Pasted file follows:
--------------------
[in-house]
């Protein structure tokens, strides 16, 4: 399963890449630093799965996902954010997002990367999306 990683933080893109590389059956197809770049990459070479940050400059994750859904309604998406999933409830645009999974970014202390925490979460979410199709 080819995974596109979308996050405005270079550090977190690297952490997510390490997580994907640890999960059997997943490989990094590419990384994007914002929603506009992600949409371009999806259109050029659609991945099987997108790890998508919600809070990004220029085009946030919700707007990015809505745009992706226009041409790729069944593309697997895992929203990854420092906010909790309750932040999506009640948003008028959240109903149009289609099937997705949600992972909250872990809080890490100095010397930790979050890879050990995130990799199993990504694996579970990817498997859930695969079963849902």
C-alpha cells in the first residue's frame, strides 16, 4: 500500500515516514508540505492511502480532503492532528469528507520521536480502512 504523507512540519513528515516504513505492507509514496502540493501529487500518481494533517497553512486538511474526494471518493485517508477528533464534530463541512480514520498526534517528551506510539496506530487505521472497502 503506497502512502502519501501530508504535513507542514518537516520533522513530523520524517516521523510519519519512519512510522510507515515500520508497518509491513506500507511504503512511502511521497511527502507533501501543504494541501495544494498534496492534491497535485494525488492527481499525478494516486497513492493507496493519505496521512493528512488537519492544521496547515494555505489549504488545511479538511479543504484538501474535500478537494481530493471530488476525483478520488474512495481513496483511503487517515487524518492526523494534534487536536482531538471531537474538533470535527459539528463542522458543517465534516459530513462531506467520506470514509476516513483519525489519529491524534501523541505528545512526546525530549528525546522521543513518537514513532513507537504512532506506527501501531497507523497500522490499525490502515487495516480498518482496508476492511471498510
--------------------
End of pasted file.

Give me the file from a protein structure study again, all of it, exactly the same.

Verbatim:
[in-house]
């Protein structure tokens, strides 16, 4: 399963890449630093799965996902954010997002990367999306 990683933080893109590389059956197809770049990459070479940050400059994750859904309604998406999933409830645009999974970014202390925490979460979410199709 080819995974596109979308996050405005270079550090977190690297952490997510390490997580994907640890999960059997997943490989990094590419990384994007914002929603506009992600949409371009999806259109050029659609991945099987997108790890998508919600809070990004220029085009946030919700707007990015809505745009992706226009041409790729069944593309697997895992929203990854420092906010909790309750932040999506009640948003008028959240109903149009289609099937997705949600992972909250872990809080890490100095010397930790979050890879050990995130990799199993990504694996579970990817498997859930695969079963849902």
C-alpha cells in the first residue's frame, strides 16, 4: 500500500515516514508540505492511502480532503492532528469528507520521536480502512 504523507512540519513528515516504513505492507509514496502540493501529487500518481494533517497553512486538511474526494471518493485517508477528533464534530463541512480514520498526534517528551506510539496506530487505521472497502 503506497502512502502519501501530508504535513507542514518537516520533522513530523520524517516521523510519519519512519512510522510507515515500520508497518509491513506500507511504503512511502511521497511527502507533501501543504494541501495544494498534496492534491497535485494525488492527481499525478494516486497513492493507496493519505496521512493528512488537519492544521496547515494555505489549504488545511479538511479543504484538501474535500478537494481530493471530488476525483478520488474512495481513496483511503487517515487524518492526523494534534487536536482531538471531537474538533470535527459539528463542522458543517465534516459530513462531506467520506470514509476516513483519525489519529491524534501523541505528545512526546525530549528525546522521543513518537514513532513507537504512532506506527501501531497507523497500522490499525490502515487495516480498518482496508476492511471498510